repo.deleteById(id);
    }

    public boolean exists(ID id) {
        return repo.findById(id).isPresent();
    }

    public Optional<T> getById(ID id) {
        return repo.findById(id);
    }

}

The real service:

import com.querydsl.core.types.Predicate;
import org.springframework.data.domain.Page;
import org.springframework.data.domain.Pageable;
import org.springframework.stereotype.Service;

@Service
public class MyService extends BaseService<MyEntity, String>{

    public MyService(MyEntityRepository repo) {
        super(repo);
    }

    @Override
    public Page<MyEntity> findAll(Predicate predicate, Pageable pageable) {
        return super.findAll(predicate, pageable); 
    }

}

I decided not to genrify my RestContoller and only write what I code I needed for the CRUD operations I needed. (In some cases delete and put operations are not needed or wanted for example) This is an implementation of a HATEOAS RESTful API. Investing in a HATEOAS design is not for everyone and every application. This can be substituted by a plain rest controller.

The get here can filter on all the fields in the repository. So you can get http://localhost/api/v1/myapi?name=YourName&age=30

import com.querydsl.core.types.Predicate;
import java.util.ArrayList;
import java.util.List;
import java.util.Optional;
import org.springframework.data.domain.Pageable;
import org.springframework.data.querydsl.binding.QuerydslPredicate;
import org.springframework.hateoas.EntityLinks;
import org.springframework.hateoas.Link;
import org.springframework.hateoas.MediaTypes;
import org.springframework.hateoas.Resource;
import org.springframework.hateoas.Resources;
import static org.springframework.hateoas.mvc.ControllerLinkBuilder.linkTo;
import static org.springframework.hateoas.mvc.ControllerLinkBuilder.methodOn;
import org.springframework.http.HttpStatus;
import org.springframework.http.ResponseEntity;
import org.springframework.transaction.annotation.Transactional;
import org.springframework.web.bind.annotation.GetMapping;
import org.springframework.web.bind.annotation.PathVariable;
import org.springframework.web.bind.annotation.RequestMapping;
import org.springframework.web.bind.annotation.RestController;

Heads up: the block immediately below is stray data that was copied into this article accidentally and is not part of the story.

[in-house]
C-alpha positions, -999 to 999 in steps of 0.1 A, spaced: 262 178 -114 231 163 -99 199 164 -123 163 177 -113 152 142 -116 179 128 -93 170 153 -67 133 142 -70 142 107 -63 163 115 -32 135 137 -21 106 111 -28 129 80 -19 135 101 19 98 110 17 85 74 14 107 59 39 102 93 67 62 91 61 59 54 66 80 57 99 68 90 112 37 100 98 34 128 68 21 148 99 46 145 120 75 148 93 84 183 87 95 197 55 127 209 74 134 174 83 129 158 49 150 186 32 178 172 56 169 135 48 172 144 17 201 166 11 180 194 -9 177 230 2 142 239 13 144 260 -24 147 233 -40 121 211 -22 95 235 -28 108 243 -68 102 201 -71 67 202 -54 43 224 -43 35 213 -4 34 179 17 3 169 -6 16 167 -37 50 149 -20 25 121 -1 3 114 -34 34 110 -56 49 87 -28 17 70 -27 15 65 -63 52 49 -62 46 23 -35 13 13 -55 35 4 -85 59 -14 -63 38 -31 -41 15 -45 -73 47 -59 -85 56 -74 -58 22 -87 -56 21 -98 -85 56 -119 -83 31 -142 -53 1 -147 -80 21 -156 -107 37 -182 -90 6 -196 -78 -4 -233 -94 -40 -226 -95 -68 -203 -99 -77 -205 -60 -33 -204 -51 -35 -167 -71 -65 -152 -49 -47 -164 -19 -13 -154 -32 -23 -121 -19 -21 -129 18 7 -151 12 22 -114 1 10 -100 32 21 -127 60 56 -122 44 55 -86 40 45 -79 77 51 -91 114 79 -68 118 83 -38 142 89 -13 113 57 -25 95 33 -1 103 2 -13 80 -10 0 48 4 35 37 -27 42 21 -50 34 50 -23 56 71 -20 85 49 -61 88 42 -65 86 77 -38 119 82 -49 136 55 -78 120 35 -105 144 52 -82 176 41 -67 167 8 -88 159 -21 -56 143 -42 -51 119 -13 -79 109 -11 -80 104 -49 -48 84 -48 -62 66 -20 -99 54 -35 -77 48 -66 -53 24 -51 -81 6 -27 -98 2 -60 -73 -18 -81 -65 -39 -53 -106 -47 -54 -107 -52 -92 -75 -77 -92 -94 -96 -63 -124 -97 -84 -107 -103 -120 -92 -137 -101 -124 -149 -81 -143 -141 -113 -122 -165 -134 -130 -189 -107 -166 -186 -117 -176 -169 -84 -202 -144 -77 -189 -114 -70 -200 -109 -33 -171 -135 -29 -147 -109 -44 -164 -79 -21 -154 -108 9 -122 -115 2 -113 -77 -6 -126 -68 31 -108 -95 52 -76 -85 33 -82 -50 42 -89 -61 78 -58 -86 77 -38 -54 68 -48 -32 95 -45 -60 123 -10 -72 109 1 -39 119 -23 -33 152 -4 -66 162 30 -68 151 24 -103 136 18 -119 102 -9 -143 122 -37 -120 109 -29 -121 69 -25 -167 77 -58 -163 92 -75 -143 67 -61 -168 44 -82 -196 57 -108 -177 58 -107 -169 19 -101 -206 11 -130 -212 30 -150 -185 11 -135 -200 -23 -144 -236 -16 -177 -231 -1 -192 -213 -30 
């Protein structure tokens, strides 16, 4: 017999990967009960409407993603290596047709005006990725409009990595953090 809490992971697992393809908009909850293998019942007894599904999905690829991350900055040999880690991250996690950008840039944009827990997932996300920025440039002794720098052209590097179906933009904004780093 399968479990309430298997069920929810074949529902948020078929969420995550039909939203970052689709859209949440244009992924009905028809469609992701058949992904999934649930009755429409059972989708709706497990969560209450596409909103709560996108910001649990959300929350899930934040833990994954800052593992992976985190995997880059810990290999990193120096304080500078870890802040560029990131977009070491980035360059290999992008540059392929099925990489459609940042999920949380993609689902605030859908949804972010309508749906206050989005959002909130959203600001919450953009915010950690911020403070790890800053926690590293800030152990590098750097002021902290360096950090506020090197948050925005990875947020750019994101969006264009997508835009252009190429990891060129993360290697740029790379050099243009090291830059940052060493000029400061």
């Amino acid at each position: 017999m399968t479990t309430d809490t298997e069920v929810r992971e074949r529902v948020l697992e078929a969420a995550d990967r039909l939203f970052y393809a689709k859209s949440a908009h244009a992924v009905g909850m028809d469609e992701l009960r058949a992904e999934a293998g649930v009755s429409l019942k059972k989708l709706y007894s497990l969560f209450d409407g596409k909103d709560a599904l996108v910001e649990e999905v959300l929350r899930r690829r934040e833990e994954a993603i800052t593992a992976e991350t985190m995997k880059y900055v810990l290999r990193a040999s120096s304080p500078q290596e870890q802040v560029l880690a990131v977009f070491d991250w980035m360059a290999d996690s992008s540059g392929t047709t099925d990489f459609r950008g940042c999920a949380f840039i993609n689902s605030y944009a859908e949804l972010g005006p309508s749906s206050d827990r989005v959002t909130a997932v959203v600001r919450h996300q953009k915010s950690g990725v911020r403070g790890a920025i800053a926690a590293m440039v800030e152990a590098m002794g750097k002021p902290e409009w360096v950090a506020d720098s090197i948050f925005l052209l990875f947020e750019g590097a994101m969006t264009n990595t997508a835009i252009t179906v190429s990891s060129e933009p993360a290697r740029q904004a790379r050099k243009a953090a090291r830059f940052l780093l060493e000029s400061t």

@RestController
@RequestMapping(path = "/api/v1/myapi", produces = MediaTypes.HAL_JSON_VALUE)
public class MyApiController {

    private final MyService service;
    private final EntityLinks eLinks;

    MyApiController(MyService service, EntityLinks eLinks) {
        this.service = service;
        this.eLinks = eLinks;
    }

    @GetMapping
    @Transactional(readOnly = true)
    ResponseEntity<Resources<Resource<MyEntity>>> findAll(@QuerydslPredicate(root = MyEntity.class) Predicate predicate, Pageable pageable) {
        return new ResponseEntity(toResources(service.findAllWithoutMeta(predicate,pageable)), HttpStatus.OK);
    }

    @GetMapping(value = "/{id}")
    ResponseEntity<Resource<MyEntity>> findOne(@PathVariable String id) {
        final Optional<MyEntity> findById = service.getById(id);
        if (!findById.isPresent()) {
            return null;//fixme ResponseEntity.notFound(assembler.);
        }
        return ResponseEntity.ok(toResource(findById.get()));
    }

    private Resources<Resource<MyEntity>> toResources(Iterable<MyEntity> customers) {
        List<Resource<MyEntity>> customerResources = new ArrayList<>();
        for (MyEntity l : customers) {
            customerResources.add(toResource(l));
        }

        return new Resources<>(customerResources);//, selfLink);

    }

    private Resource<MyEntity> toResource(MyEntity customer) {
        Link selfLink = linkTo(methodOn(CallLoggingController.class).findOne(customer.getId())).withSelfRel();
        return new Resource<>(customer, selfLink);

    }

}

My advice is do not to be obsessed with generic code. Copy and paste is better than super generic code imho.

  • Thanks @rjdkolb. I already have a very similar implementation, where my Repository and Services are streamlined without any major duplication. I am just unable to understand how I can reduce duplication of "code pattern" in Controller. I agree with your points though, and want to stay practical and reduce "work" when I have to expose a new table. – Vikhram Sep 11 at 20:01